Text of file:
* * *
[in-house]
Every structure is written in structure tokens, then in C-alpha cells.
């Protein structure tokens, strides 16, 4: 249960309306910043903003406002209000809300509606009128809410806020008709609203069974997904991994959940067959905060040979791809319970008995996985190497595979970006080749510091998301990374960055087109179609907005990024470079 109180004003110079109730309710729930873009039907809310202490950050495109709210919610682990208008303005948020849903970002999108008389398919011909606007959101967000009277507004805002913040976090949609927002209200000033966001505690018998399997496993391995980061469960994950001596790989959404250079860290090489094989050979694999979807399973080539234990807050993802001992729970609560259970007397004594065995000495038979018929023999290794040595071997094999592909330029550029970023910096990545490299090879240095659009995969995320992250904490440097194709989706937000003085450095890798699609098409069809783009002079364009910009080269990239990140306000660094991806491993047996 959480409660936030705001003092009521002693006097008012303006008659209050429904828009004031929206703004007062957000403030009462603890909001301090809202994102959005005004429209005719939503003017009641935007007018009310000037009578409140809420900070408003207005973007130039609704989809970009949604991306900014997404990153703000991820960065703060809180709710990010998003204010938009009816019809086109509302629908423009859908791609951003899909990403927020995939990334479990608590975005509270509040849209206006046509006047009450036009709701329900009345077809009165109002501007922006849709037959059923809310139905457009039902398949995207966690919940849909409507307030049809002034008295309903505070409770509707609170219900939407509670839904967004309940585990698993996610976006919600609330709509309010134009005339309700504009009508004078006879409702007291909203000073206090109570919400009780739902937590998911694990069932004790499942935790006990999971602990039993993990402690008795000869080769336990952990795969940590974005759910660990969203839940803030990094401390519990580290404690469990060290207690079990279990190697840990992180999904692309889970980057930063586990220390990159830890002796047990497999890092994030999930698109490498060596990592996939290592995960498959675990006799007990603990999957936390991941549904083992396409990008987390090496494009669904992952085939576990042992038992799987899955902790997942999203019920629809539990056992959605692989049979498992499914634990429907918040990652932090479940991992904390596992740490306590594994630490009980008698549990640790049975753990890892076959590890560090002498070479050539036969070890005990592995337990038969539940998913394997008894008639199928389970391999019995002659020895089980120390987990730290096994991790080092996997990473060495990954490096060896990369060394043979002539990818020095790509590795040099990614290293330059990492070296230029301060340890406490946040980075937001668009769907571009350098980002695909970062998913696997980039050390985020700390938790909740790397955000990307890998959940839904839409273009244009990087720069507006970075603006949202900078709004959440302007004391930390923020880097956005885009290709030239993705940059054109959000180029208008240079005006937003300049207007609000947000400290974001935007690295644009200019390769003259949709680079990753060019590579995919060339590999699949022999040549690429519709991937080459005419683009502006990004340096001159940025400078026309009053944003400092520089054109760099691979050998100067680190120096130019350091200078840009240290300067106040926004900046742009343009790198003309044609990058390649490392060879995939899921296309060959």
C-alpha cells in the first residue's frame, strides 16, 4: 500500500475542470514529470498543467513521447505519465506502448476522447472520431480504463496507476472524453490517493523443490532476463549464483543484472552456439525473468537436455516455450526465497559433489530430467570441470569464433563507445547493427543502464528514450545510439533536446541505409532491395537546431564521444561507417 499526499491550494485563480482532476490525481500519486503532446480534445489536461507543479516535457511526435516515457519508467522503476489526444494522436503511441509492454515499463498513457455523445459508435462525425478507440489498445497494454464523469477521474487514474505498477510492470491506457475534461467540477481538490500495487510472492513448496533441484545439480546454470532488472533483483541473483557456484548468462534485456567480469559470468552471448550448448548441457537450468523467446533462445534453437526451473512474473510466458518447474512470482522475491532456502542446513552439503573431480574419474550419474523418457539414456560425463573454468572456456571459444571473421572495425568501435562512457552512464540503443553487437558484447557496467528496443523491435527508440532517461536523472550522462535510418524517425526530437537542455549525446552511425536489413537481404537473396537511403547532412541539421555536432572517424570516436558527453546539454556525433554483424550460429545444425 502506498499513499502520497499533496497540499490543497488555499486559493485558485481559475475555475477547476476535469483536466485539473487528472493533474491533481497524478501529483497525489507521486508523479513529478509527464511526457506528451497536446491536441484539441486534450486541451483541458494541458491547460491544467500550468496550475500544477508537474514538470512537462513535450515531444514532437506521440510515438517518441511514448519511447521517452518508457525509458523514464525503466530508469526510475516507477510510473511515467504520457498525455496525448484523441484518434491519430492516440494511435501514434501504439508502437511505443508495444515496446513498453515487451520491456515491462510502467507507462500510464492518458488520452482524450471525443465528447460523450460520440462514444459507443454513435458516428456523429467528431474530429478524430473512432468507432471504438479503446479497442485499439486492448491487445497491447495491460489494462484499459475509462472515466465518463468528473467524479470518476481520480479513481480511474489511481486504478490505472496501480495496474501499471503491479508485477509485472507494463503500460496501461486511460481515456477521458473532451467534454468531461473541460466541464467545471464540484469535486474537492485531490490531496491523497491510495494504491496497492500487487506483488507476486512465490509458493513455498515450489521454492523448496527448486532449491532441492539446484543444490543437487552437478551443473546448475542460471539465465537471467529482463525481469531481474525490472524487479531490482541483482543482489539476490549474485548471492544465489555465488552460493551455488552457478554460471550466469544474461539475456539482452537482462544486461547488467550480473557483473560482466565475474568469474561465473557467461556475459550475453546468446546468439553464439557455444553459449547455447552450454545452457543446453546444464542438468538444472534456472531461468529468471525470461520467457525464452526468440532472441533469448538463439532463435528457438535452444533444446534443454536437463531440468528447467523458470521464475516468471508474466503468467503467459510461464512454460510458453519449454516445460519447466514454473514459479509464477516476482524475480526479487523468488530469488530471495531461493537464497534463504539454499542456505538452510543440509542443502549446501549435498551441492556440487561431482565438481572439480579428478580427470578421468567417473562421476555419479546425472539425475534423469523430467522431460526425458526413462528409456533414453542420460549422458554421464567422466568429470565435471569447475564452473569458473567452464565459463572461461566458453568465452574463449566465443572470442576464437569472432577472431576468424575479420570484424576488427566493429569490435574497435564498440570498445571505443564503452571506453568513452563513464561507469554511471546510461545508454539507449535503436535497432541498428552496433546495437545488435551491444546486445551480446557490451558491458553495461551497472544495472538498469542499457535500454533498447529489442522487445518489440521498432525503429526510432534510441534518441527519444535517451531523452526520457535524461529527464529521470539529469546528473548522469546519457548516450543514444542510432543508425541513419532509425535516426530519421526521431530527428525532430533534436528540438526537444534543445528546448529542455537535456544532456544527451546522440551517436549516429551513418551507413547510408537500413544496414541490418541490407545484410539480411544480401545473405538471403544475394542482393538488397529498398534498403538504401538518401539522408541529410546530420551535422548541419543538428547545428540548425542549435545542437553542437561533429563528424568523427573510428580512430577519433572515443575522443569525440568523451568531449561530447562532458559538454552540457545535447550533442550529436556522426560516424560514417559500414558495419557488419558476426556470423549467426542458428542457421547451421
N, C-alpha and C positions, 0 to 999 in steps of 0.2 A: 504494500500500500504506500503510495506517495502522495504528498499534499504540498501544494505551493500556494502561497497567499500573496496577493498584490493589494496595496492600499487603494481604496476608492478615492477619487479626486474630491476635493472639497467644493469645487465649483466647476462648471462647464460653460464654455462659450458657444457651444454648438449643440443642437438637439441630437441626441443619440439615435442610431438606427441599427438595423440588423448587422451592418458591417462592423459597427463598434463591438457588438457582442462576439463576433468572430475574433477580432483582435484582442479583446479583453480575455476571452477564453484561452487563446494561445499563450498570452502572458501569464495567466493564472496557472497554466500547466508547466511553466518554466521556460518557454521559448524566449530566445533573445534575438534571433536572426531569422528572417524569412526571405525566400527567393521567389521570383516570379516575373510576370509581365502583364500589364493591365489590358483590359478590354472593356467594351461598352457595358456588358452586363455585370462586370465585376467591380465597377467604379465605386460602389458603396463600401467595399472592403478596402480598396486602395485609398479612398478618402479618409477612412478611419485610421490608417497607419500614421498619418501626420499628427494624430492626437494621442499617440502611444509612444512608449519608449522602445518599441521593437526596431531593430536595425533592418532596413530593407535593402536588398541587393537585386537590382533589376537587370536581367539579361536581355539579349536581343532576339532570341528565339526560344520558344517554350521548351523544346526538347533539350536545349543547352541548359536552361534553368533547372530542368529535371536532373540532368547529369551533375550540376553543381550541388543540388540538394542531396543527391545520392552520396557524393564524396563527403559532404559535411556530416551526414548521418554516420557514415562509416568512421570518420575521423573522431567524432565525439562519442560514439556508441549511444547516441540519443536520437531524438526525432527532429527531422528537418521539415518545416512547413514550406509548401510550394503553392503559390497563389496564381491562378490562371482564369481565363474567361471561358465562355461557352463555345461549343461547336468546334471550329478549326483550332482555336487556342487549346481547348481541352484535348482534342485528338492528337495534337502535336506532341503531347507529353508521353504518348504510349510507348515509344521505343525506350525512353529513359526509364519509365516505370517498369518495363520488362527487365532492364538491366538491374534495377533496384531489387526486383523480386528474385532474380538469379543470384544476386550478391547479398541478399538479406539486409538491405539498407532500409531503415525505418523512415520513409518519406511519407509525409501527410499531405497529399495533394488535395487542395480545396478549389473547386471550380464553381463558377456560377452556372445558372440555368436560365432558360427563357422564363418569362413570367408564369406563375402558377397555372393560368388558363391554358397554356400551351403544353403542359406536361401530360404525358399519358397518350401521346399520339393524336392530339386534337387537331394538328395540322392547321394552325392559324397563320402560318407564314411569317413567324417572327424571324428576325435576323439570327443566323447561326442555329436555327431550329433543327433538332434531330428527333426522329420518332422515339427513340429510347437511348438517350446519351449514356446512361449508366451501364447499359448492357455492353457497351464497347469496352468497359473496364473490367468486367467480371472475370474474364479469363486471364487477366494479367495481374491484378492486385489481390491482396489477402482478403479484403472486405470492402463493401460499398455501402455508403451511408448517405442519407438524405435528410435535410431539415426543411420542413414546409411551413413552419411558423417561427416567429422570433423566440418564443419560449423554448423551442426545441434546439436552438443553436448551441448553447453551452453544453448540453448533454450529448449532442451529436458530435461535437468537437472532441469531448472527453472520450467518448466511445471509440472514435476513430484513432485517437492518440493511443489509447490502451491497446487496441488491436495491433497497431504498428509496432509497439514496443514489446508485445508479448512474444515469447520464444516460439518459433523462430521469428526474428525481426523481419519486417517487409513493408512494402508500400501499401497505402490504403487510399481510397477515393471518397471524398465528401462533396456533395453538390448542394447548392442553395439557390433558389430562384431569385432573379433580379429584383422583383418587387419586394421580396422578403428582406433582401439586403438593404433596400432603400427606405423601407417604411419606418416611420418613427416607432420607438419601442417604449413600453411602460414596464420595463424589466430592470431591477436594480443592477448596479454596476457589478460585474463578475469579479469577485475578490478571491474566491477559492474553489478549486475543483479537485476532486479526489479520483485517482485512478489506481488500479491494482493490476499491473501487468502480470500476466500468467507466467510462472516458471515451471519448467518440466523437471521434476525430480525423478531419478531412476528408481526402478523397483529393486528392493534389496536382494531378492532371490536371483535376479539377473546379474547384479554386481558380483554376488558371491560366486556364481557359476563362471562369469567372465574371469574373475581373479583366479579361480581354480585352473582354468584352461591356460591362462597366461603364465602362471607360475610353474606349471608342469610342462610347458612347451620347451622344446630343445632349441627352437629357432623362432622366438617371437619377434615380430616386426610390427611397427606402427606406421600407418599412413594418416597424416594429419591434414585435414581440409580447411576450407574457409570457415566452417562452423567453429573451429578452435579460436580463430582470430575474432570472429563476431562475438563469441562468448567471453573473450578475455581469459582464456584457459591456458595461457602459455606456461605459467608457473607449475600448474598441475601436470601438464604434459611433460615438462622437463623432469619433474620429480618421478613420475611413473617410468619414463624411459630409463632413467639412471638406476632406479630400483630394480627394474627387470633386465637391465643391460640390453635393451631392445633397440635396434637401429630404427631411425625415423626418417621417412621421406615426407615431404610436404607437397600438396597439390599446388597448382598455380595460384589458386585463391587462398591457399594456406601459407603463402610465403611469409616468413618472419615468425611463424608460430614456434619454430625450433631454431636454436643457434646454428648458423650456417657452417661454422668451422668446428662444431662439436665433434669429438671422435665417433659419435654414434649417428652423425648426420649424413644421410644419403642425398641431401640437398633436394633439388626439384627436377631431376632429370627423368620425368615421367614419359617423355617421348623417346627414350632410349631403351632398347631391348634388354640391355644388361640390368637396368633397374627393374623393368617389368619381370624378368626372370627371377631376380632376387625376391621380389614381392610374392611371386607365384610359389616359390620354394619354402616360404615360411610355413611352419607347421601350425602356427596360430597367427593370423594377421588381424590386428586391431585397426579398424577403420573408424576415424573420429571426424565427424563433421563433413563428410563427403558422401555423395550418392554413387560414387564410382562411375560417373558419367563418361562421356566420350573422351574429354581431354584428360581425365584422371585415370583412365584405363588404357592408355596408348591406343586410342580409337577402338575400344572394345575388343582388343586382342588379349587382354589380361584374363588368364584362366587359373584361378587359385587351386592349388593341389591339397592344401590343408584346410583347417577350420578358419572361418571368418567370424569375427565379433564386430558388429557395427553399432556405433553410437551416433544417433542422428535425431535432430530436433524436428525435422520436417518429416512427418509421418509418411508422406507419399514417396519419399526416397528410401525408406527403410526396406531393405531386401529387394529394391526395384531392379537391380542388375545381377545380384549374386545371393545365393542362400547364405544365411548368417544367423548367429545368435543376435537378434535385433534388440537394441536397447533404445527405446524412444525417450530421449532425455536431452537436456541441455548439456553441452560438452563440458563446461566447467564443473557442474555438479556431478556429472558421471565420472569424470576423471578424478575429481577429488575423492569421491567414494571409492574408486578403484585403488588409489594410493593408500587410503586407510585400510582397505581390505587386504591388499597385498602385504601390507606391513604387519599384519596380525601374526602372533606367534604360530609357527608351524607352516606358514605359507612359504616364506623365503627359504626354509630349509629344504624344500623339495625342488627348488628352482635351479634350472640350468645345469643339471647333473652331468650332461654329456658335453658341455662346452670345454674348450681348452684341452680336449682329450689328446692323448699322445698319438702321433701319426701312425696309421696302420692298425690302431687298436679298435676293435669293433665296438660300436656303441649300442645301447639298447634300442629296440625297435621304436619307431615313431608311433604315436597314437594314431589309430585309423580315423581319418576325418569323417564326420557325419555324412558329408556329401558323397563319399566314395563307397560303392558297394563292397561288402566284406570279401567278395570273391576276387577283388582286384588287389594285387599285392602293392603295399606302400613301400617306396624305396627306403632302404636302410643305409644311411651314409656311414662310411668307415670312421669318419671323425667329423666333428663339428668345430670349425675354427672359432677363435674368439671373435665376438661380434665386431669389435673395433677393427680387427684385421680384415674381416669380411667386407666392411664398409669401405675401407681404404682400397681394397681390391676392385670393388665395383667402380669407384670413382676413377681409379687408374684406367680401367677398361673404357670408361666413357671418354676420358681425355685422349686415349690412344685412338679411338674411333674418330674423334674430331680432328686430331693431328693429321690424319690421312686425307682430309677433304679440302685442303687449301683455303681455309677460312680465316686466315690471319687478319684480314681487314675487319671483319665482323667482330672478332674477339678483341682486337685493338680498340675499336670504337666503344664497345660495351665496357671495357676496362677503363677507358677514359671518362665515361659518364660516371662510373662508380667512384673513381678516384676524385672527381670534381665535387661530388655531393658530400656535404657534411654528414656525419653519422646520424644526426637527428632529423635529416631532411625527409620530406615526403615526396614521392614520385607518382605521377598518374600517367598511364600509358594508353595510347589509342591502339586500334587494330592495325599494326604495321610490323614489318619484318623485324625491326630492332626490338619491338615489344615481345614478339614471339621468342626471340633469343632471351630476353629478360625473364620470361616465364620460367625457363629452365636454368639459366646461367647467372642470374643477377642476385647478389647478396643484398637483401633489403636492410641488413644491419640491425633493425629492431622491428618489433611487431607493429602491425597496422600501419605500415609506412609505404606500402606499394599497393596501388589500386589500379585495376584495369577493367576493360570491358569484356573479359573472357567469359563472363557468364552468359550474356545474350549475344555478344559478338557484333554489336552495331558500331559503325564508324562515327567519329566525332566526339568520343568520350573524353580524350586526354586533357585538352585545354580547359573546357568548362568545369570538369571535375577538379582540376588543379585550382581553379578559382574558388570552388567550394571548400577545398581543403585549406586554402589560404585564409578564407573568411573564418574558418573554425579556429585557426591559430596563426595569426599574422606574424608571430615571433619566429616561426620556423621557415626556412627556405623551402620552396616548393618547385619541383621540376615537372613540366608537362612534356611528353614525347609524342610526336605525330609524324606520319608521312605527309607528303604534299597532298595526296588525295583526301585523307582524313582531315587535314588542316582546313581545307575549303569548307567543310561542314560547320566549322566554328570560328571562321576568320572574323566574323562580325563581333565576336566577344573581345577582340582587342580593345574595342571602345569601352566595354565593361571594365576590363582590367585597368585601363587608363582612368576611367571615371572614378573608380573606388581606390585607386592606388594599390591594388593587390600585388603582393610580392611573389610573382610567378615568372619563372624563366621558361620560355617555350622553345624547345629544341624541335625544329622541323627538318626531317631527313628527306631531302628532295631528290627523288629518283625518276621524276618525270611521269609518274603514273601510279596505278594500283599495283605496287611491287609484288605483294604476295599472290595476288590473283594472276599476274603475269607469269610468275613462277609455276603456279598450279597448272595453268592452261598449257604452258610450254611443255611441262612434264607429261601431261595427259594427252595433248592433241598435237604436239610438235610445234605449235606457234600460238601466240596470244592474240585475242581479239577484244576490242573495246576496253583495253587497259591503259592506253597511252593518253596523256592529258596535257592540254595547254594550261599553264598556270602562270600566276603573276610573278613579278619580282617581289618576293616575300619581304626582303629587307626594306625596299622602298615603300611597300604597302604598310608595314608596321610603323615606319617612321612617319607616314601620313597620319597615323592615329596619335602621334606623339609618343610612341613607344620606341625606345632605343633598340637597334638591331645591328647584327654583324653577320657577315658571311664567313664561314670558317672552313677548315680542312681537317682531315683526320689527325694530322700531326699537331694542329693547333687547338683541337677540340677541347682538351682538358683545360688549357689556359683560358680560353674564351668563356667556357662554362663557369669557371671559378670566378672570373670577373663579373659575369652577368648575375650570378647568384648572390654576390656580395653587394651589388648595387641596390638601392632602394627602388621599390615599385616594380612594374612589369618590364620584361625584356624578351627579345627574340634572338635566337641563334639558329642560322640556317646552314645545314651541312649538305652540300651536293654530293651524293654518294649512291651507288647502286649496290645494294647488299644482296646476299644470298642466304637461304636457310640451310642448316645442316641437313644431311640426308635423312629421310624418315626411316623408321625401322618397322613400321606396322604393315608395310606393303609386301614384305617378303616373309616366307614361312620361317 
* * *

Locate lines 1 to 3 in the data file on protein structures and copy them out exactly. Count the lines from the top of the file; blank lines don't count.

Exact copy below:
[in-house]
Every structure is written in structure tokens, then in C-alpha cells.
């Protein structure tokens, strides 16, 4: 249960309306910043903003406002209000809300509606009128809410806020008709609203069974997904991994959940067959905060040979791809319970008995996985190497595979970006080749510091998301990374960055087109179609907005990024470079 109180004003110079109730309710729930873009039907809310202490950050495109709210919610682990208008303005948020849903970002999108008389398919011909606007959101967000009277507004805002913040976090949609927002209200000033966001505690018998399997496993391995980061469960994950001596790989959404250079860290090489094989050979694999979807399973080539234990807050993802001992729970609560259970007397004594065995000495038979018929023999290794040595071997094999592909330029550029970023910096990545490299090879240095659009995969995320992250904490440097194709989706937000003085450095890798699609098409069809783009002079364009910009080269990239990140306000660094991806491993047996 959480409660936030705001003092009521002693006097008012303006008659209050429904828009004031929206703004007062957000403030009462603890909001301090809202994102959005005004429209005719939503003017009641935007007018009310000037009578409140809420900070408003207005973007130039609704989809970009949604991306900014997404990153703000991820960065703060809180709710990010998003204010938009009816019809086109509302629908423009859908791609951003899909990403927020995939990334479990608590975005509270509040849209206006046509006047009450036009709701329900009345077809009165109002501007922006849709037959059923809310139905457009039902398949995207966690919940849909409507307030049809002034008295309903505070409770509707609170219900939407509670839904967004309940585990698993996610976006919600609330709509309010134009005339309700504009009508004078006879409702007291909203000073206090109570919400009780739902937590998911694990069932004790499942935790006990999971602990039993993990402690008795000869080769336990952990795969940590974005759910660990969203839940803030990094401390519990580290404690469990060290207690079990279990190697840990992180999904692309889970980057930063586990220390990159830890002796047990497999890092994030999930698109490498060596990592996939290592995960498959675990006799007990603990999957936390991941549904083992396409990008987390090496494009669904992952085939576990042992038992799987899955902790997942999203019920629809539990056992959605692989049979498992499914634990429907918040990652932090479940991992904390596992740490306590594994630490009980008698549990640790049975753990890892076959590890560090002498070479050539036969070890005990592995337990038969539940998913394997008894008639199928389970391999019995002659020895089980120390987990730290096994991790080092996997990473060495990954490096060896990369060394043979002539990818020095790509590795040099990614290293330059990492070296230029301060340890406490946040980075937001668009769907571009350098980002695909970062998913696997980039050390985020700390938790909740790397955000990307890998959940839904839409273009244009990087720069507006970075603006949202900078709004959440302007004391930390923020880097956005885009290709030239993705940059054109959000180029208008240079005006937003300049207007609000947000400290974001935007690295644009200019390769003259949709680079990753060019590579995919060339590999699949022999040549690429519709991937080459005419683009502006990004340096001159940025400078026309009053944003400092520089054109760099691979050998100067680190120096130019350091200078840009240290300067106040926004900046742009343009790198003309044609990058390649490392060879995939899921296309060959």